Creating new habitats has had a chequered history in the story of conservation in the 20th century. For a long time it was seen as a mechanism to offset damaging developments – you grant us permission to build houses here and we will create a custom-built nature reserve over there. Whilst that undoubtedly still happens the conservation movement has moved on. I like to reflect on my time in Northamptonshire where The Northamptonshire Wildlife and the Nene Valley Project campaigned against the loss of wet meadows of conservation value to gravel extraction – we largely lost. Though thanks to careful and rigorous planning conditions a great many of the created gravel pits were designed in a way to be valuable to wildlife and now 30 years on the Nene Valley has been designated as a Special Protection Area for birds – the highest of designations possible at a European level.
My own work in Cambridgeshire in creating the Great Fen Project and the Wicken Fen Vision are habitat creation schemes closely aligned to the rewilding model – both have their roots in the pioneering work of Frans Vera at Oostvaardersplassen in the Netherlands and show that conservationists now realise the importance of creating new places for wildlife and people.
Painting by Carry Ackroyd of Wicken Fen
However I do diverge somewhat from George’s thinking when it comes to rewilding on sites that are designated as Special Areas of Conservation (SAC) for their moorland/upland habitats and are (as in the case of much of Dartmoor) of European importance for their historic / archaeological landscapes and treasures.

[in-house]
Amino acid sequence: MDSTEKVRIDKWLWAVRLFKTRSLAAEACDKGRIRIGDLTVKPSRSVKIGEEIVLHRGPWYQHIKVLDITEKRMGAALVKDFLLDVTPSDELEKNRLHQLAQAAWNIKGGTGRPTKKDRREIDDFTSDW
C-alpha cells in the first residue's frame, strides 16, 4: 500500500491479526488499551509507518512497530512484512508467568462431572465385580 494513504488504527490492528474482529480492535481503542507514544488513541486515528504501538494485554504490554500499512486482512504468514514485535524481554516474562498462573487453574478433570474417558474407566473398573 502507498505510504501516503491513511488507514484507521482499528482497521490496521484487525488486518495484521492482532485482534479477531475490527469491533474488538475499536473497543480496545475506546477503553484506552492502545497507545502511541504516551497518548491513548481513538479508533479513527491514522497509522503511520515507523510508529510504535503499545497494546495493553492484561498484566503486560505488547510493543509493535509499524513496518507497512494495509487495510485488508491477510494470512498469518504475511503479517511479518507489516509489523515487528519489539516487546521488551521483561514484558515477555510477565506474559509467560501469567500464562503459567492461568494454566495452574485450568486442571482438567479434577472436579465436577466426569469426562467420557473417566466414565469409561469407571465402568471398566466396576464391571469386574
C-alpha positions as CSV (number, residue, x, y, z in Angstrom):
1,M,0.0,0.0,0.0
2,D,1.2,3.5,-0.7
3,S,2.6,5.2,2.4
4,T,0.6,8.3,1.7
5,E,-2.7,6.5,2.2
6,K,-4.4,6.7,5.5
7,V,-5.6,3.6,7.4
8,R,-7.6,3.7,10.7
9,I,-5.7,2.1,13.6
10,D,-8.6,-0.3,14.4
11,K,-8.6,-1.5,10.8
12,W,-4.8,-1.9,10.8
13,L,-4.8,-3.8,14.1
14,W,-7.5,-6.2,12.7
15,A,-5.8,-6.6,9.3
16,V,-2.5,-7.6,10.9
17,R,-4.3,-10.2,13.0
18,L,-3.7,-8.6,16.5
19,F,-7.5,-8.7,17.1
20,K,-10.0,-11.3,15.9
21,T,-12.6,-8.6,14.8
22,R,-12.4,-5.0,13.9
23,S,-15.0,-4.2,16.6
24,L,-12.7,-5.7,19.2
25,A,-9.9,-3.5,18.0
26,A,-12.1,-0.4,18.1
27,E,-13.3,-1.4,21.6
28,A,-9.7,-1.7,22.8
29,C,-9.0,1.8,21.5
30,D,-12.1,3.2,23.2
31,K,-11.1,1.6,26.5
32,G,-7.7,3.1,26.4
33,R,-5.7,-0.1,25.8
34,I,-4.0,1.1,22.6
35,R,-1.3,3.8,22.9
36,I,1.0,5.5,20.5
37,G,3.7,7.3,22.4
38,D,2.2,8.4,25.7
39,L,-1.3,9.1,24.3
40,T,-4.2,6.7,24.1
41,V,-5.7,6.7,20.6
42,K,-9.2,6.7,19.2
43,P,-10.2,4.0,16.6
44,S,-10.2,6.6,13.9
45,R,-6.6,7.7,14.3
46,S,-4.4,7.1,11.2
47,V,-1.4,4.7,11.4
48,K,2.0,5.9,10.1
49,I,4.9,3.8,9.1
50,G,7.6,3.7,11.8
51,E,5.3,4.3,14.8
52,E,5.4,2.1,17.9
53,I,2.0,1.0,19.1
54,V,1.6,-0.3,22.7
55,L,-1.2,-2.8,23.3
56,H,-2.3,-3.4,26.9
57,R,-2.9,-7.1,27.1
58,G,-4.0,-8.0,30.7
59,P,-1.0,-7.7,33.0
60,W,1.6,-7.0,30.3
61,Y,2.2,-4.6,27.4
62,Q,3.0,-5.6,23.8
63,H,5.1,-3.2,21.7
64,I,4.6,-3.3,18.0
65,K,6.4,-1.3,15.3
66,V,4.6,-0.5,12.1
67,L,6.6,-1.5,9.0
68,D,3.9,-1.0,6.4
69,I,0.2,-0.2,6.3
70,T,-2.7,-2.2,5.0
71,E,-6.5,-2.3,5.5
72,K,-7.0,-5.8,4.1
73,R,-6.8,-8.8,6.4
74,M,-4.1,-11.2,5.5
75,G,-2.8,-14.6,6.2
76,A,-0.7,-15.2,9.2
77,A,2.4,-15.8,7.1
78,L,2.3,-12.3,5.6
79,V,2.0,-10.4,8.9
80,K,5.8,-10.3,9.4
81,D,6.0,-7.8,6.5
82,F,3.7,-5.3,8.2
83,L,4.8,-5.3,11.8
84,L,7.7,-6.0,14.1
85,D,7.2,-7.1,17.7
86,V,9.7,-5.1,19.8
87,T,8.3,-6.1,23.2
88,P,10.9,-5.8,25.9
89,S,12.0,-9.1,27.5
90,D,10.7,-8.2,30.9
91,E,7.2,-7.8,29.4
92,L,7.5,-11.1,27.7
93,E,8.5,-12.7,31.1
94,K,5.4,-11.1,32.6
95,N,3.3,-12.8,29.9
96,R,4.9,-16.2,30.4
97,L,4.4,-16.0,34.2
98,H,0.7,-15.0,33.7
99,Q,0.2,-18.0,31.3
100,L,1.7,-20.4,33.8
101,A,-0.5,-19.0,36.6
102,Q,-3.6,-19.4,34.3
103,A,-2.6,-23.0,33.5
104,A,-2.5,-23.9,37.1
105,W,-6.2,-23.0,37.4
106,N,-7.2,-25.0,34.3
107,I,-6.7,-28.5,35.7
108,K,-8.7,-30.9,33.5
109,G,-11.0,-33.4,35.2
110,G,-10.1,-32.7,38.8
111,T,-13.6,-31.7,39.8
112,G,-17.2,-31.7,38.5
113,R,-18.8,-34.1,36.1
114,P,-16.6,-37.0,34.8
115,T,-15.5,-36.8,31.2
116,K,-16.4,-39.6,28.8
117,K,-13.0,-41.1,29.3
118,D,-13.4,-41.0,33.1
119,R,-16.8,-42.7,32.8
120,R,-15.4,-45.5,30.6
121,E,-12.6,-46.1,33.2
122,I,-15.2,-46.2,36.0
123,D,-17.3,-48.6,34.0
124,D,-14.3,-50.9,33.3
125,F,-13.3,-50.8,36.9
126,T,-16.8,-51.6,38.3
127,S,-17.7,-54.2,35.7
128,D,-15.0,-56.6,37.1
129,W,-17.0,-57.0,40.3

The people in conservation and environmental organisations who I have worked with on Dartmoor really want to get the management right to benefit the wildlife and habitats, the historic landscape, the landscape, the people who actually carry out the management (i.e. the Commoners), access, recreation, carbon sequestration, water supply and flood prevention. We should also within this vision be able to see a wilder landscape with more trees and scrubs.
Yes – it is a tall order – we have not got near that ideal yet but that is the goal and the challenge but it is very difficult!
So my argument looks like I am rejecting rewilding – I am not. I think like most conservationists we would love to see the plans George Monbiot espouses come to fruition in many places. It is a breath of fresh air to the debate, massively exciting and it gives us hope. The challenge is to work out where and how. Trying to implement such schemes on land designated under the Habitats Directive as SACs could cause division and would lead to possible legal action in the European Courts. The ‘conservationists’ (including Nature England/DEFRA) need to sort out the SACs and be held to accountable for that and we need to see the ‘ghosts in the landscape’ return.
At the same time we need to work with George and Rewilding Britain to find places where we can rewild Britain.